THE MYTHOLOGICAL CONCEPT OF DEATH AND DYING AMONG THE URHOBO OF NIGERIA: A PHILOSOPHICAL APPRAISAL.
The objective of this study is to critically assess the concept of death and dying among the Urhobo of Nigeria: A Philosophical Appraisal. In this work, it is discovered that, though for the Urhobo, death brings sadness because of the vacuum it creates, it is the only means by which we can associate with our ancestors in the world beyond. The Urhobo people hold the view that death is a necessity for all mortals, also, the Urhobo strongly believes that oghene (God) did not create man to die originally. This belief reechoes in their acceptability of reincarnation.
The Urhobo people like their counterpart in other parts of Africa believes in different types of death such as mature, premature and abominable death. For them death does not occur without a particular cause, some of the causes of death according to the Urhobo are old age, witchcraft, accident or sickness and abomination.
It is discovered that for the Urhobo death is not the end of man, and does not also sever his connection with his family, death extends the family relationship into infinity, the ceremonies and ritual performed by the living for the dead emphasis the unbroken family relationship between the living and the dead.
The Urhobo do not bury the dead without consulting the spirit of the dead and the divinities of the land, this is because they want to know the causes of death and the kind of burial to be given to the dead. Though with the advent of Christianity a lot has changed, the practice of necromancy is now restricted to the traditionalists alone who are buried according to traditional rites. The Christians and other religions outside the indigenous Urhobo practice are exempted from the traditional practice, however, if the family of the deceased wish to bury the deceased in the traditional way, the deceased has to be judged before burial.
There are variations in burial rite in Urhobo culture, these rites are performed based on the circumstance of death, a person that died a good death is accorded a befitting burial, while a person that died a bad death is thrown in to the evil forest, such persons are not buried. The Urhobo recognizes only two kind of death, the good death and the bad death. A good death is one that is associated with somebody who has attained the ripe age of 70 years and above, married with children and lived a morally just live and is not a member of secret cult. As for the bad death, are those that died a premature death, members of witchcraft, evil people, those that died an abominable death, as such are not given a good burial. A new category that is being considered for a good burial are those who are matured but died without marriage or children, other factors considered for giving either good or bad burial are age and social status of the deceased.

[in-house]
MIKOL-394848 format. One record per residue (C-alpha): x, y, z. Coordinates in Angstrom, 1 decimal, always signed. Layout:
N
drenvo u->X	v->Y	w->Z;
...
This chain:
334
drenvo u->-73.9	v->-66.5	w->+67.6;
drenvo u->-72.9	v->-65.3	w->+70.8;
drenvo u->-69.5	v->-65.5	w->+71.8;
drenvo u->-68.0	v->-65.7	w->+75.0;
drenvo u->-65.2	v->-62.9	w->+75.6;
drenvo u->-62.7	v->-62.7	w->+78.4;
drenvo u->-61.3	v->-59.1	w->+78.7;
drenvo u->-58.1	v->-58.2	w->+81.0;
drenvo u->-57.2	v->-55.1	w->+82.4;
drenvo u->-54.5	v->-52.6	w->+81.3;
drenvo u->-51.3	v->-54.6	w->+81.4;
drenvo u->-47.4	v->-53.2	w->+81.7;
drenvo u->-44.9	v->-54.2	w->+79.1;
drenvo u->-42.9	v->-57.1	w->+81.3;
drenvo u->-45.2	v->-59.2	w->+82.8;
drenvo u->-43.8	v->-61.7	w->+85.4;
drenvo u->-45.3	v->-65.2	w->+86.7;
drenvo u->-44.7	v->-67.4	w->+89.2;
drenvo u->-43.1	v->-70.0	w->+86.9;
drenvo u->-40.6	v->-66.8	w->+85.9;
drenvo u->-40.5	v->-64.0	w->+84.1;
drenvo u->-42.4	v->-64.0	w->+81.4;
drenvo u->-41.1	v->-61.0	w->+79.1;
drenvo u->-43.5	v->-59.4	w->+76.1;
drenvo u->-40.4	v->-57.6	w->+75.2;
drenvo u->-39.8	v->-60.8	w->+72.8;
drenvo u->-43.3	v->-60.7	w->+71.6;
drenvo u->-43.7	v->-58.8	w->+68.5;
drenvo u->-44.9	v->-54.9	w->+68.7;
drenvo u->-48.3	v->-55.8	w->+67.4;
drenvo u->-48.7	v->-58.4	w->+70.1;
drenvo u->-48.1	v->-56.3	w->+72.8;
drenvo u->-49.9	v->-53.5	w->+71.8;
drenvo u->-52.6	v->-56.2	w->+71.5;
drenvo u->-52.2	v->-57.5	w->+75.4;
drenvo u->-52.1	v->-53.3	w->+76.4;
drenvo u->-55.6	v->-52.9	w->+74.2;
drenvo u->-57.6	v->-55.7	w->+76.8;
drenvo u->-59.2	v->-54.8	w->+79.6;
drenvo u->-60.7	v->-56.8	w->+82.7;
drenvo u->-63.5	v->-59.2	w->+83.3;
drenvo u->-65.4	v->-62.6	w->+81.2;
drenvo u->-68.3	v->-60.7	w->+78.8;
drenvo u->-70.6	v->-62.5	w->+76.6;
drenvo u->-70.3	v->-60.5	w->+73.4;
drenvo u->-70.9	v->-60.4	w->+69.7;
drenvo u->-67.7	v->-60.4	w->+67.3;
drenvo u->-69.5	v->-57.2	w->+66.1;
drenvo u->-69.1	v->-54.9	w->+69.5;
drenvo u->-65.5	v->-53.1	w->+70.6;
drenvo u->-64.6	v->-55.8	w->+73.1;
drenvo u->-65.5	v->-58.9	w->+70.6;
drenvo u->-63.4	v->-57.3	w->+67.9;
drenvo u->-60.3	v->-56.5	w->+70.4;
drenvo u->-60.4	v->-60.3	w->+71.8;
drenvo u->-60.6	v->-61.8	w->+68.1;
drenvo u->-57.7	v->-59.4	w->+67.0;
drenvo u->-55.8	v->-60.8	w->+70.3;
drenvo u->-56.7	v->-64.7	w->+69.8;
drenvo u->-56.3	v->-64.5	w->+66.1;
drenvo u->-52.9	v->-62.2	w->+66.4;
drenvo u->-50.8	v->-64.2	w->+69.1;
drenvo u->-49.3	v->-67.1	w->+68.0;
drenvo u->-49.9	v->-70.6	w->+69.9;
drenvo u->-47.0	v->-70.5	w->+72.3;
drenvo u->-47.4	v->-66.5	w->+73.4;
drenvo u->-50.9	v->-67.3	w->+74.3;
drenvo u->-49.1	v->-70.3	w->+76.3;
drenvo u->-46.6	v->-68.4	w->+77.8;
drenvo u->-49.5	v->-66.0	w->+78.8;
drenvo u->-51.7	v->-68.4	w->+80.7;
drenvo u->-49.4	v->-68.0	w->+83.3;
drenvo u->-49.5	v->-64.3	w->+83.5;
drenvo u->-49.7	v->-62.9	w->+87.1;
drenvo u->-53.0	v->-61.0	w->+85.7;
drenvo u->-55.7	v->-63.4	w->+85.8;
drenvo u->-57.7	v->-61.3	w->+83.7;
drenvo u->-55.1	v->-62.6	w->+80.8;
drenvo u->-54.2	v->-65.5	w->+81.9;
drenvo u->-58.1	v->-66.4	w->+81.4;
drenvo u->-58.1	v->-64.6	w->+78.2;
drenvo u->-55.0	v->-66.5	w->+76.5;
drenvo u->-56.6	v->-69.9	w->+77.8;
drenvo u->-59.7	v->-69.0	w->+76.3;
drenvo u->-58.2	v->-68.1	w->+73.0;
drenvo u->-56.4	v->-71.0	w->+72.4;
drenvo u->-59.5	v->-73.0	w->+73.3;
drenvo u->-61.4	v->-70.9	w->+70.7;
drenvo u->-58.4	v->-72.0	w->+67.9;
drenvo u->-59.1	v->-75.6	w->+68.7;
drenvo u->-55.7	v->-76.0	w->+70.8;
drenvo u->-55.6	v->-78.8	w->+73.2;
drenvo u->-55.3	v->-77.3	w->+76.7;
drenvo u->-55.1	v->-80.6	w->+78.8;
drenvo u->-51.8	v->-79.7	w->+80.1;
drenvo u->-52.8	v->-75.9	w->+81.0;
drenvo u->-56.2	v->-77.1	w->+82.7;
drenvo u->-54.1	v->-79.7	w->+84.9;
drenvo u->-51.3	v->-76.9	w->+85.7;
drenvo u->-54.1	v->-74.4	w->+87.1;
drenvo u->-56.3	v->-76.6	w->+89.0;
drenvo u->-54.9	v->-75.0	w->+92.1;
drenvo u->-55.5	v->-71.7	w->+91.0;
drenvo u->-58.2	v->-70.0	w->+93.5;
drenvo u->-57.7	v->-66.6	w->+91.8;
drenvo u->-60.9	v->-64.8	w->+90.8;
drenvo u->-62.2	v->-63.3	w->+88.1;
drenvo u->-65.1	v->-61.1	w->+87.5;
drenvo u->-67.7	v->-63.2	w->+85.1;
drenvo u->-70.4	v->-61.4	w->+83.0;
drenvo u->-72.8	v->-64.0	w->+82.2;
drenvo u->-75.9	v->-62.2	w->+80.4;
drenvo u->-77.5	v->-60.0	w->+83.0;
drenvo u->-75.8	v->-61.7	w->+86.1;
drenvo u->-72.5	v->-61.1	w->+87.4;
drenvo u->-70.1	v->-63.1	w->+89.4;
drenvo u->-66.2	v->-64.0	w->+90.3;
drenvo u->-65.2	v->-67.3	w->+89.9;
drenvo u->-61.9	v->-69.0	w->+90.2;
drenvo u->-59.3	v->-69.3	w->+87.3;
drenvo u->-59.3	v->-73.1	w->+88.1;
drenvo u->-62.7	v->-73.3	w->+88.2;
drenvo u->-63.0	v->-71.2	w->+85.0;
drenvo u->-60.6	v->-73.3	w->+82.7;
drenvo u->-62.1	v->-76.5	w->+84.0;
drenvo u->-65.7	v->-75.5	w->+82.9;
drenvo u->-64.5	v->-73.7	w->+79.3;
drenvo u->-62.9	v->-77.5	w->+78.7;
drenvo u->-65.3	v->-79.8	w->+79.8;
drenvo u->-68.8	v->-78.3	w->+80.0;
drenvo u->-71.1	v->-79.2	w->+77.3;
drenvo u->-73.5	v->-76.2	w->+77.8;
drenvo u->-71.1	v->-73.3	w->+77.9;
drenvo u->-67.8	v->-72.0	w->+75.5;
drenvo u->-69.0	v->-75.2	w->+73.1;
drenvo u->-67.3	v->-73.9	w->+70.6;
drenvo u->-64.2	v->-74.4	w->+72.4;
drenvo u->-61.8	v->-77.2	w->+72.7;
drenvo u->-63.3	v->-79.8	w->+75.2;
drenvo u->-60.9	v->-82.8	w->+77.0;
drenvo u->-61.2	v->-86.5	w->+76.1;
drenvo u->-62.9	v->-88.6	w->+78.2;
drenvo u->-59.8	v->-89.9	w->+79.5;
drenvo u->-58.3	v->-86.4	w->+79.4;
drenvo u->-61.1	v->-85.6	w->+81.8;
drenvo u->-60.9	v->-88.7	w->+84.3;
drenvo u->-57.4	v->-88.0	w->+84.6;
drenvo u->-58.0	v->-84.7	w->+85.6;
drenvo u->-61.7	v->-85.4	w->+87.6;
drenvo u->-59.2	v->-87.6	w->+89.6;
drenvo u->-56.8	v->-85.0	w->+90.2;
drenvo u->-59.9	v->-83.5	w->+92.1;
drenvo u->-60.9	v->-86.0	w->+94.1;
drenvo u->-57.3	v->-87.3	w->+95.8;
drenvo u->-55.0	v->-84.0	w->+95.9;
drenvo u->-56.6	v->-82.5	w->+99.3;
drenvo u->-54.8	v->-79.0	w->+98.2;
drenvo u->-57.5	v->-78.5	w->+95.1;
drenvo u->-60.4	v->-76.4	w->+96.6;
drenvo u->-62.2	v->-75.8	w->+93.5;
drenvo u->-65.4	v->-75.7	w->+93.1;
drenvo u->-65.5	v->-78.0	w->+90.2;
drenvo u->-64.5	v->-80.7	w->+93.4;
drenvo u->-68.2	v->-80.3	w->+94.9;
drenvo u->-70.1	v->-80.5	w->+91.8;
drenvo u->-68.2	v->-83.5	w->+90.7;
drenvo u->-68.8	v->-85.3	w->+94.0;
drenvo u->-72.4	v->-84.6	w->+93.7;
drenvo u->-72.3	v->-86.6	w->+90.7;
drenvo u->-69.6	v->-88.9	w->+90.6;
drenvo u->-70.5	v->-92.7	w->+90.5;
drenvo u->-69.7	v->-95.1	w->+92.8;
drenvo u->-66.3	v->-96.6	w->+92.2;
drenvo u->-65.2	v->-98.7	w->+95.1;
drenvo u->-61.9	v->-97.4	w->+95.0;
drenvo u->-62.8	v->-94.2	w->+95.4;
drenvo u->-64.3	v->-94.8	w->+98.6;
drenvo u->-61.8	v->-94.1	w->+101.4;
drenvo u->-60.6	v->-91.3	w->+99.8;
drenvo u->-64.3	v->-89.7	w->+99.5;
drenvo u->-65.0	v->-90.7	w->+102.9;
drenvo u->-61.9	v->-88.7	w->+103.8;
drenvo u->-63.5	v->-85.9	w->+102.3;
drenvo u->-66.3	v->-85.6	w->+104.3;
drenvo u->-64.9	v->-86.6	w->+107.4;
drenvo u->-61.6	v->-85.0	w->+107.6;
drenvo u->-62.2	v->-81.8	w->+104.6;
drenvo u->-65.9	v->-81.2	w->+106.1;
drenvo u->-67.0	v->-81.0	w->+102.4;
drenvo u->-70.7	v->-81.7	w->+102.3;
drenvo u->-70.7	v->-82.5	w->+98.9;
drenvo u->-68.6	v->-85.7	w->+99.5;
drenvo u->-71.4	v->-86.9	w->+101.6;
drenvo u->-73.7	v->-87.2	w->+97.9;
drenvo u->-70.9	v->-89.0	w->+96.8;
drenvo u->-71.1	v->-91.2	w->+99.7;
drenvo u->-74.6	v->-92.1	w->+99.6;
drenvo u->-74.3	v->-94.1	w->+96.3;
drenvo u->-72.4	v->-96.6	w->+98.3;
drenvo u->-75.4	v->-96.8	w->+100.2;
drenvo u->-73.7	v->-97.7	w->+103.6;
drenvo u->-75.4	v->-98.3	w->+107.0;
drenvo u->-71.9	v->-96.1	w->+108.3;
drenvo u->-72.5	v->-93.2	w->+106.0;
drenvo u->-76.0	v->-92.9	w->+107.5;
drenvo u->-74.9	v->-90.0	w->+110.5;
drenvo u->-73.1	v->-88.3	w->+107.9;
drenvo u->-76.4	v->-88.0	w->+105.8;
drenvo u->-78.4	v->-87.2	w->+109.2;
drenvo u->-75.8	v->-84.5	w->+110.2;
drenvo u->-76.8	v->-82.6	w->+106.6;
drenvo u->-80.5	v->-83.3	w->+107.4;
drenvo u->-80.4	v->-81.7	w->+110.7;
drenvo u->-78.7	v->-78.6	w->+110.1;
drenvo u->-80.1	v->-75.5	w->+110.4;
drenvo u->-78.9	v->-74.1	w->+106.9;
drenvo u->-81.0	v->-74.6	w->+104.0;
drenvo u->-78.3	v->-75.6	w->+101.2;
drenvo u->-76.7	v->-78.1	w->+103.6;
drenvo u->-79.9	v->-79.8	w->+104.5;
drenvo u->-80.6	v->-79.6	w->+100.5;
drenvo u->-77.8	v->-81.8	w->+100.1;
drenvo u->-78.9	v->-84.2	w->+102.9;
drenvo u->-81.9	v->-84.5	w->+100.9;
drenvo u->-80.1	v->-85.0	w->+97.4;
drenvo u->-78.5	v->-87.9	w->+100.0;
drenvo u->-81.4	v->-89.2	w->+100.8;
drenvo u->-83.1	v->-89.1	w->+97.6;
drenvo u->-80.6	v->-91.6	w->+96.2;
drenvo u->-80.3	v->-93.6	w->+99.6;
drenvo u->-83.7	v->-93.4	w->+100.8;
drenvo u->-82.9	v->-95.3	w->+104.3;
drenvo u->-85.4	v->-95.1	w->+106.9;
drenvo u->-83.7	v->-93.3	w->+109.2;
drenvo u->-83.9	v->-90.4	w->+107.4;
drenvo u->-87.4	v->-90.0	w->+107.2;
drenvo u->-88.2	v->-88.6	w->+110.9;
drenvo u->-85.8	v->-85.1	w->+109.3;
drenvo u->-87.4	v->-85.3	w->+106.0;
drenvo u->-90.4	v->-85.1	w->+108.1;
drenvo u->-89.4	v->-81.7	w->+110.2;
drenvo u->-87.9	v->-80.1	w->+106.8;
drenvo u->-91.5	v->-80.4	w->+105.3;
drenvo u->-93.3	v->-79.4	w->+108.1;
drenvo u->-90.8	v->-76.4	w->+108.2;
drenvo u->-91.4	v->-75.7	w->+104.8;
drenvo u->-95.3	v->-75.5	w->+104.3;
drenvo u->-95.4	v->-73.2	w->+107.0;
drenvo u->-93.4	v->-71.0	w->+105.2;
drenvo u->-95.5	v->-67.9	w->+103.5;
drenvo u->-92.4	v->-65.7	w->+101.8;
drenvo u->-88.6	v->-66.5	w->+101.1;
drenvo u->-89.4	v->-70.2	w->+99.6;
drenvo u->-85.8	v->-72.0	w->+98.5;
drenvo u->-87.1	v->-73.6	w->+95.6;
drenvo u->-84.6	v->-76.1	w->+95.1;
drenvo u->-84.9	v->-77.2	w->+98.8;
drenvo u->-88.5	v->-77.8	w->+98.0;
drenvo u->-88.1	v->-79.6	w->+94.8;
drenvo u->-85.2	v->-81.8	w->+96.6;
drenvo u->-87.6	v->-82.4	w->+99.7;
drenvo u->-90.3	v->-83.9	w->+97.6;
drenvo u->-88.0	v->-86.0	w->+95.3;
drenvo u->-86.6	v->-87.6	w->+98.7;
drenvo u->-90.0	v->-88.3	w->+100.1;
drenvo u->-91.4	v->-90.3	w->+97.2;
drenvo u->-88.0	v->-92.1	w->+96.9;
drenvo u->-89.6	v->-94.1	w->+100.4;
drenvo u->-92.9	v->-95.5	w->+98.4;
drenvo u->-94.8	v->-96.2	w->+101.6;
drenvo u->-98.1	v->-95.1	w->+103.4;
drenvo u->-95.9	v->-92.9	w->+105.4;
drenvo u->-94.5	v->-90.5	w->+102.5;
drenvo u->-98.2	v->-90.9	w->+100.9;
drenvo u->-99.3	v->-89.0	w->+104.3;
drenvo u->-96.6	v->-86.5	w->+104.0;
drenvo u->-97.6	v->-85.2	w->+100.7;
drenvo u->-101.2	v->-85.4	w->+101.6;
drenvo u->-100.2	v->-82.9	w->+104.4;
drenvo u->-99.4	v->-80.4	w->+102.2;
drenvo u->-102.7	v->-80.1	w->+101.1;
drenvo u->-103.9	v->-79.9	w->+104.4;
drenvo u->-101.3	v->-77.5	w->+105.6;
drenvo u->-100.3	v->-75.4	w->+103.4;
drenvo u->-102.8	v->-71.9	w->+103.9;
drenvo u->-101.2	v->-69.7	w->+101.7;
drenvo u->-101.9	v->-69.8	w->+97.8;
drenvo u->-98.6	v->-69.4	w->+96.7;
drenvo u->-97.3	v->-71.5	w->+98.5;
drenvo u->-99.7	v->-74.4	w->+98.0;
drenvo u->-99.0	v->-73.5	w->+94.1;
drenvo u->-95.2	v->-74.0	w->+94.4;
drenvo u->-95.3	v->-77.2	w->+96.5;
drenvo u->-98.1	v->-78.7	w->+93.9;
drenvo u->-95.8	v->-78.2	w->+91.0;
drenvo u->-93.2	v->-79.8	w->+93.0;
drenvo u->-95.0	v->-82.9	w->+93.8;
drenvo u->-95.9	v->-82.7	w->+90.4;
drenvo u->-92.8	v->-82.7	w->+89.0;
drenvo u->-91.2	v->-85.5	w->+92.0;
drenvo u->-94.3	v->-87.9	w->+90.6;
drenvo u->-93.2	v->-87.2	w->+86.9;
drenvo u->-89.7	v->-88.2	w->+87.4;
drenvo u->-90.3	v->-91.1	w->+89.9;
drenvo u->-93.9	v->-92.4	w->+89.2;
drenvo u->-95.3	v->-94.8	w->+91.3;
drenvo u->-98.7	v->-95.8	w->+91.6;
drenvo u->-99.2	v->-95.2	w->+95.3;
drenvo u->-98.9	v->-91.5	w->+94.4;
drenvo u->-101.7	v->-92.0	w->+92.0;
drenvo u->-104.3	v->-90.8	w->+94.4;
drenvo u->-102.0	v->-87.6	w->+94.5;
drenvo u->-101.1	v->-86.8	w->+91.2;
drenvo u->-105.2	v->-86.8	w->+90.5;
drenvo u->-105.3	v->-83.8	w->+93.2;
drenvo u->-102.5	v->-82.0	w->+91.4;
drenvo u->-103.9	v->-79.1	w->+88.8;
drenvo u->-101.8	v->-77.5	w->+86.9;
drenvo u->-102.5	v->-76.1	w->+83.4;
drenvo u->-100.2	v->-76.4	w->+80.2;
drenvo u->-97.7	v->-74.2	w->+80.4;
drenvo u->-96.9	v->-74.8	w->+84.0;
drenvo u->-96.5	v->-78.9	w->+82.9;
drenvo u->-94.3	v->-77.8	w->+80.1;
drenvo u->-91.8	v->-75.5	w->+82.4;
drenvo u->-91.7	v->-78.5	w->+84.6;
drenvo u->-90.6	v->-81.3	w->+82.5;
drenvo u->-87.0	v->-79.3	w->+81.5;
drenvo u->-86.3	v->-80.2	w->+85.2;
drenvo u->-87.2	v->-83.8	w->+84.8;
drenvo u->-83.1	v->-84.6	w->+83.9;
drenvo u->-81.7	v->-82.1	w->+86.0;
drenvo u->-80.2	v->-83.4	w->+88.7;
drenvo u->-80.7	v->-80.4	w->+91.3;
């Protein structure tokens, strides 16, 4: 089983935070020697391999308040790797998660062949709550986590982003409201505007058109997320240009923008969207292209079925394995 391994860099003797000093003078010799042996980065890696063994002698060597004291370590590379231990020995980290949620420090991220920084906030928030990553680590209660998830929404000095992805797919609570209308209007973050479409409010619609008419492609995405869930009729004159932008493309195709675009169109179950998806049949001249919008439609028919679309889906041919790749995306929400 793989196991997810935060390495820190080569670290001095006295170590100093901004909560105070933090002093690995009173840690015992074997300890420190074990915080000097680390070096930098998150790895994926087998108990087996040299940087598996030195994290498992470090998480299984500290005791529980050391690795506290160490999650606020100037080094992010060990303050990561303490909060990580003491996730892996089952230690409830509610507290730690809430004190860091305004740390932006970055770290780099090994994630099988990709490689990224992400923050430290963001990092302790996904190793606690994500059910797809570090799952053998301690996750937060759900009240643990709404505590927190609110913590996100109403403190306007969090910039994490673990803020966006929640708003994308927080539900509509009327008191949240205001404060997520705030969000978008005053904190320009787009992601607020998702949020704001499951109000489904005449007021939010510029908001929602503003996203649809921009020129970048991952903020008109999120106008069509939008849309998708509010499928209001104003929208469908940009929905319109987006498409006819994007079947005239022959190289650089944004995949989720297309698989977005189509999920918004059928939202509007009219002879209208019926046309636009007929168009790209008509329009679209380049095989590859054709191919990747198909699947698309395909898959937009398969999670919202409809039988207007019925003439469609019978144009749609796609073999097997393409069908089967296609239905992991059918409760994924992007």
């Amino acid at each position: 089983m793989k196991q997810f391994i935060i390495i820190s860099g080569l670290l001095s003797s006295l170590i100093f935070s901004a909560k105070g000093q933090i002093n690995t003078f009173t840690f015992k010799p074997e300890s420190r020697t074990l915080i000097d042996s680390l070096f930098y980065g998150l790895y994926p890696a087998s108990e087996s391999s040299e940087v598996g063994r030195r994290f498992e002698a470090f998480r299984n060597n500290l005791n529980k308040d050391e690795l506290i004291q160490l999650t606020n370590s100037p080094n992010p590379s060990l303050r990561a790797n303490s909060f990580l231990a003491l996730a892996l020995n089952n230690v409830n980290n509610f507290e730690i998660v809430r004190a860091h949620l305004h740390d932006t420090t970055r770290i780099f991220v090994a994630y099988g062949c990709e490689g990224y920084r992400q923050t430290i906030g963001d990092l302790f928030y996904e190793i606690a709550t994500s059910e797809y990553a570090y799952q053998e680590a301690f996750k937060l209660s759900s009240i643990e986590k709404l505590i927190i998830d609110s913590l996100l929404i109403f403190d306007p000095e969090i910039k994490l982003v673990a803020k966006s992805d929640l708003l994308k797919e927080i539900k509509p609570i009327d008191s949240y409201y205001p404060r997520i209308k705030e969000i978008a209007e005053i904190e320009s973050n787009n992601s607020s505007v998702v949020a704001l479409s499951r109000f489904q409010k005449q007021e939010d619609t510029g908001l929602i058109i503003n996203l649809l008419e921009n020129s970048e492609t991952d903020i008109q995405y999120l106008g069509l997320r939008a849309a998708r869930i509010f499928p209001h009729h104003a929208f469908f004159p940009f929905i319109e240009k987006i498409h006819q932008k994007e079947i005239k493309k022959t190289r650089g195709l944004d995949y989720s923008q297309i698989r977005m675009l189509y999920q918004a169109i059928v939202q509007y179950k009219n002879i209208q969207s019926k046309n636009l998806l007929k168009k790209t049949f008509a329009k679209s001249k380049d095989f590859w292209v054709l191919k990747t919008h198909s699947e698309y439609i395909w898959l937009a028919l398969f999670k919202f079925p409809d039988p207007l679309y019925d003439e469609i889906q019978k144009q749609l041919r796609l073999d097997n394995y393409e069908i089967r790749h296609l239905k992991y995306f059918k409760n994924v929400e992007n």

The Urhobo strongly belief that unless the proper burial rites and ceremonies are performed the spirit of the deceased may not be able to join the ancestral spirit, thus, great satisfaction is derived from the performance of these funeral rites.
The practice of necromancy in Urhobo is to determine the type of burial to be accorded the deceased, though it has both negative and positive effects.
The burial of good people is done in a very elaborated ways, there are funfair, traditional ritual to the ancestors and gods of the land and prayers for the dead to protect and bless the living. A young person who died prematurely, but lived a morally just life is buried, but without funfair and passage rituals, the deceased is given dangerous weapons, such as cutlass, knife, broken bottle etc in his casket to fight and avenge his death. It is a common belief among the Urhobo that a young person cannot die, so if such death occurs it is considered that someone kills the person. Those who are members of secret cult, evil persons, witches and wizards are considered as bad people as such their deeath is regarded as bad death, such people are not buried, but are thrown into the evil forest to be eaten by wild animals, this is to discourage their spirit from reincarnating. Those that died without children are buried, but without funfair and other rituals, this is because they have nobody to carry on with their name and nobody would conduct the ancestral worship. The women are buried according to circumstance of death, but do not have ancestral shrine like their male counterpart, this is because women do not go to the ancestral world.
The mythological concept of death and dying among the Urhobo of Nigeria is not free from inherent contradictions, inconsistency, sentiments and superstitious, it shares the common problem that is easily noticed in almost all myths. Despite the inadequacies in the Urhobo concept of death and dying, there are still some aspects that are significant, for instance, the Urhobo recognize the existence of life after death, how the unclean people (witches, wizards, members of secret cult etc) are rejected by the ancestors and the shameful burial given to those who engaged in anti social vices.